Is There Really a Hell?

“Thou wilt not leave my soul in hell [sheol]; neither wilt thou suffer thine Holy One to see corruption.” —Psalm 16:10

“The sorrows of death compassed me, and the pains of hell [sheol] gat hold upon me: I found trouble and sorrow.” —Psalm 116:3

“Wide is the gate, and broad is the way, that leadeth to destruction, and many there be which go in thereat.” —Matthew 7:13

“Whatsoever thy hand findeth to do, do it with thy might; for there is no work, nor device, nor knowledge, nor wisdom, in the grave [sheol], whither thou goest.” —Ecclesiastes 9:10

“I will ransom them from the power of the grave [sheol]; I will redeem them from death: O death, I will be thy plagues; O grave [sheol], I will be thy destruction.” —Hosea 13:14

YES, there really is a hell, but the hell taught in the Bible is not a place of fire and torment as taught in Dark-Age theology, even though this error, which dishonors the name of our living God and Creator, is still believed by some sincere people. According to the Bible, hell is the condition of death—a sleep from which there will be a resurrection, an awakening, in God’s due time.

To illustrate the meaning of hell we need only to take a word in the Hebrew Old Testament and match it with another word in the Greek New Testament. The Hebrew word is sheol, the Greek word is hades. These two words mean the same thing. We know that this is the case, because the Apostle Peter, under the inspiration of the Holy Spirit, in one of his sermons, quoted from the Old Testament the verse of Psalm 16:10, where the word “sheol” is used. In quoting this passage, the Apostle Peter used the Greek word “hades” to translate the Hebrew word “sheol.” The text reads, “because thou wilt not leave my soul in hell, neither wilt thou suffer thine Holy One to see corruption.” (Acts 2:27,31) In comparing this scripture with Psalm 16:10, we find that both the Old and New Testaments use the word “hell.” Did Jesus go into a hell of fire and brimstone when he died? Surely not, but he did go into death, the Bible hell; and after his resurrection he said, “I am he that liveth, and was dead; and, behold, I am alive forevermore, Amen; and have the keys of hell and of death.”—Rev. 1:18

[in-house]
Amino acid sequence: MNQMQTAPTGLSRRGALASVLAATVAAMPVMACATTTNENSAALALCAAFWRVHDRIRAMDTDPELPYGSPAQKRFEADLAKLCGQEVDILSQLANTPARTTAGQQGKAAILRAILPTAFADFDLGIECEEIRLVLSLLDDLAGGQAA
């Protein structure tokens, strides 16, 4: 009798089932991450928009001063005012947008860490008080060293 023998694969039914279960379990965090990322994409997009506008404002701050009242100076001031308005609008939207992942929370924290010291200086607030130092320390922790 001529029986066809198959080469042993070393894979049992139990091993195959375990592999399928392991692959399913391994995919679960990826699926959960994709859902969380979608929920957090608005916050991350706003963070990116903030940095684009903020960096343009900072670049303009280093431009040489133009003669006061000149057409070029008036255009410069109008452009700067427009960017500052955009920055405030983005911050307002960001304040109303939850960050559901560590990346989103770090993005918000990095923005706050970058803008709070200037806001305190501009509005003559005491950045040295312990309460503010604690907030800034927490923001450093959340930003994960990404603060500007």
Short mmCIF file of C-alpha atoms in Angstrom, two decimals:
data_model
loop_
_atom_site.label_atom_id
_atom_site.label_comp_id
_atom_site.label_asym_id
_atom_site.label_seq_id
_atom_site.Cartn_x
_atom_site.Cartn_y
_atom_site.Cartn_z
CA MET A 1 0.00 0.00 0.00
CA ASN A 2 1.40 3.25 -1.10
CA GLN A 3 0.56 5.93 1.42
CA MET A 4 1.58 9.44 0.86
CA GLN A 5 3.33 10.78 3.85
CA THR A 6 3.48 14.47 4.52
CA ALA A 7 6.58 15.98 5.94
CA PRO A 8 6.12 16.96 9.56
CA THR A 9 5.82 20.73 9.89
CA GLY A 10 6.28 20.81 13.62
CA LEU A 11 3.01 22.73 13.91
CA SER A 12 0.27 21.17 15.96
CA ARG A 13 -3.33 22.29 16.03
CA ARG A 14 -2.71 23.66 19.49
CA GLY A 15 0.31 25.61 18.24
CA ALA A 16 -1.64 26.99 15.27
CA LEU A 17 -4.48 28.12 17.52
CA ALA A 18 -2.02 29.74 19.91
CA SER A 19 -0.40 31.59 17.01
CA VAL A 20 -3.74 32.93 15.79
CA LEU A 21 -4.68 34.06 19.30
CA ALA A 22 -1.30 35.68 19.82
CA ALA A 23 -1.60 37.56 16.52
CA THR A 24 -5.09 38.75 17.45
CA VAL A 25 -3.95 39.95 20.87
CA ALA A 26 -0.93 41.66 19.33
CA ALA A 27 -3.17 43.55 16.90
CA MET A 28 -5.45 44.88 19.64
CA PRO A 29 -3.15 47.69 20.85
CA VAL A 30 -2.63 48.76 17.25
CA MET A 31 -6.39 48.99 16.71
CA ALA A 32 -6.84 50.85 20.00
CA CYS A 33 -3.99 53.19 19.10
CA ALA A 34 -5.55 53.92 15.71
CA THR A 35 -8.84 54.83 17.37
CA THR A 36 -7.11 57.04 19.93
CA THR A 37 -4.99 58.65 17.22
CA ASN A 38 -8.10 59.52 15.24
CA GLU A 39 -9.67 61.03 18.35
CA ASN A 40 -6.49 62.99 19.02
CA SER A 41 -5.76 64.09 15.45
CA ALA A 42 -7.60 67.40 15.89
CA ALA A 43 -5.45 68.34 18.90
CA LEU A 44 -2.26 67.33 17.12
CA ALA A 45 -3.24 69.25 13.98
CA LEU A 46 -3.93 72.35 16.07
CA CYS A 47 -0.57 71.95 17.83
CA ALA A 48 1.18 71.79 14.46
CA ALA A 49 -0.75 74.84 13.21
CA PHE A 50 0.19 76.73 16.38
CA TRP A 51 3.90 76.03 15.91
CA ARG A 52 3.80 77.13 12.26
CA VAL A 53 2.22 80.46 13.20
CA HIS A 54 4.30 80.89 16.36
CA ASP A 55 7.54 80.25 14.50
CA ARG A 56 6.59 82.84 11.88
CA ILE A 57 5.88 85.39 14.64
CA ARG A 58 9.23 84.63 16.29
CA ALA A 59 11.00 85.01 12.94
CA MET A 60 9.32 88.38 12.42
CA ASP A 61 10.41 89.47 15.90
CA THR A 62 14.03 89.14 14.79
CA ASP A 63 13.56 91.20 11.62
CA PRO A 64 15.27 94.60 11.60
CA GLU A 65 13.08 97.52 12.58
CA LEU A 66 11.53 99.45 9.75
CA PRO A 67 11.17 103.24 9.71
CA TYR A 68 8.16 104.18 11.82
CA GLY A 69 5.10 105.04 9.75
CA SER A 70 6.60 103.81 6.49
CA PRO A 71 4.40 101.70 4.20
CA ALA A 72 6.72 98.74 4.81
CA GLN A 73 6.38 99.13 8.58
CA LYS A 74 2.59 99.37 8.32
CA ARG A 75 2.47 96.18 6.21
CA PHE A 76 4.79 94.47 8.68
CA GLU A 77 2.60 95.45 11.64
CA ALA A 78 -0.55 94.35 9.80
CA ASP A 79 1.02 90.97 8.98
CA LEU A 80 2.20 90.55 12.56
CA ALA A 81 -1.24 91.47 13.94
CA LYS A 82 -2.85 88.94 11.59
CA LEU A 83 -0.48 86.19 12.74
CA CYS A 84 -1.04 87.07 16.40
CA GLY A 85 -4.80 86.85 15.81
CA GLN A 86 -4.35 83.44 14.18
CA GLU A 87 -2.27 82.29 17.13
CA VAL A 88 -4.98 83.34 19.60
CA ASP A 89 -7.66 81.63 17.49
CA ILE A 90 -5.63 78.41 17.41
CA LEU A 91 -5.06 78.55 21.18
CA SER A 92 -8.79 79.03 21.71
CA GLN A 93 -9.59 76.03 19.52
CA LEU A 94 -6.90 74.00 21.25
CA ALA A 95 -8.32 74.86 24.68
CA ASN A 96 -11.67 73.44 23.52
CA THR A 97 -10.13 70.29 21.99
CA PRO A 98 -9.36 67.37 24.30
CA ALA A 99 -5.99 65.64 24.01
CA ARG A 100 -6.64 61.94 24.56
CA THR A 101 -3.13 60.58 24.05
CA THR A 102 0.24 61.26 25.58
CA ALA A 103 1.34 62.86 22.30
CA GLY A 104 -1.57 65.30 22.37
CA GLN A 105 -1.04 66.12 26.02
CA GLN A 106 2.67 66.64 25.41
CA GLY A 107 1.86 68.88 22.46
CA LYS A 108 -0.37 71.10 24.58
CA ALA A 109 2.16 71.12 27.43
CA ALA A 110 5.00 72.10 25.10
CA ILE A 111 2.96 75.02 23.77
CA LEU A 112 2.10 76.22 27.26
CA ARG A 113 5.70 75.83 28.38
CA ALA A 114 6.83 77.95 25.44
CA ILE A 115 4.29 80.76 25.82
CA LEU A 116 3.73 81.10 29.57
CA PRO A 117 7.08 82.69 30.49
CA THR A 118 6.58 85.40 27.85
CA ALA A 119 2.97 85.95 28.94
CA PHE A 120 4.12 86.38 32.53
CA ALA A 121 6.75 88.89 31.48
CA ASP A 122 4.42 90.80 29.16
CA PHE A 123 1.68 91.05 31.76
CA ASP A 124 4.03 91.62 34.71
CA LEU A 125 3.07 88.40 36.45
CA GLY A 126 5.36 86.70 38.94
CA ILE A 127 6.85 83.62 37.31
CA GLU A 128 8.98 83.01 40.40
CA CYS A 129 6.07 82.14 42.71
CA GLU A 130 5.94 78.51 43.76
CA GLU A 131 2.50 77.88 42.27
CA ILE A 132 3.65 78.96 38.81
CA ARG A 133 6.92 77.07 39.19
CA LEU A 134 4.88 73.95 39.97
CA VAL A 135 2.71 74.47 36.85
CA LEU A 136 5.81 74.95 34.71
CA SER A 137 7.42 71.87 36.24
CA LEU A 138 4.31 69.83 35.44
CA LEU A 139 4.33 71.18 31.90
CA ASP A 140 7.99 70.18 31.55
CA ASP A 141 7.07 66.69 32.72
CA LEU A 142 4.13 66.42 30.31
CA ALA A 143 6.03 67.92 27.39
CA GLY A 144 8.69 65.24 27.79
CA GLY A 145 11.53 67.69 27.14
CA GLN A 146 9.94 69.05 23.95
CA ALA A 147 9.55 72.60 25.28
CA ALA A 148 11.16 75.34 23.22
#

This statement of truth helps us to understand God’s great plan of redemption for all those who have died since Father Adam’s disobedience. I Corinthians 15:22 reads, “For as in Adam all die, even so in Christ shall all be made alive.” How thankful we are that Jesus did go into the Bible hell, into death, as a corresponding price for Adam and thus obtained the right to unlock the great prison of death and set the captives of death free in the resurrection of the dead!

To understand this subject more fully we quote Revelation 20:13,14: “And the sea gave up the dead which were in it; and death and hell delivered up the dead which were in them: and they were judged every man according to their works. And death and hell were cast into the lake of fire. This is the second death.” Here we learn that hell will give up its dead in the resurrection, and after this it will be destroyed. The lake of fire is an illustration of destruction; there will be no resurrection from the second death.

Another text that helps us to understand our subject is Romans 6:23. “For the wages of sin is death; but the gift of God is eternal life through Jesus Christ our Lord.”

We rejoice in the knowledge that those in the Bible hell will come forth in the resurrection to receive an opportunity for everlasting life through the reign of Jesus Christ, who redeemed them by his death on Calvary.

Dawn Bible Students Association
|  Home Page  |  Table of Contents  |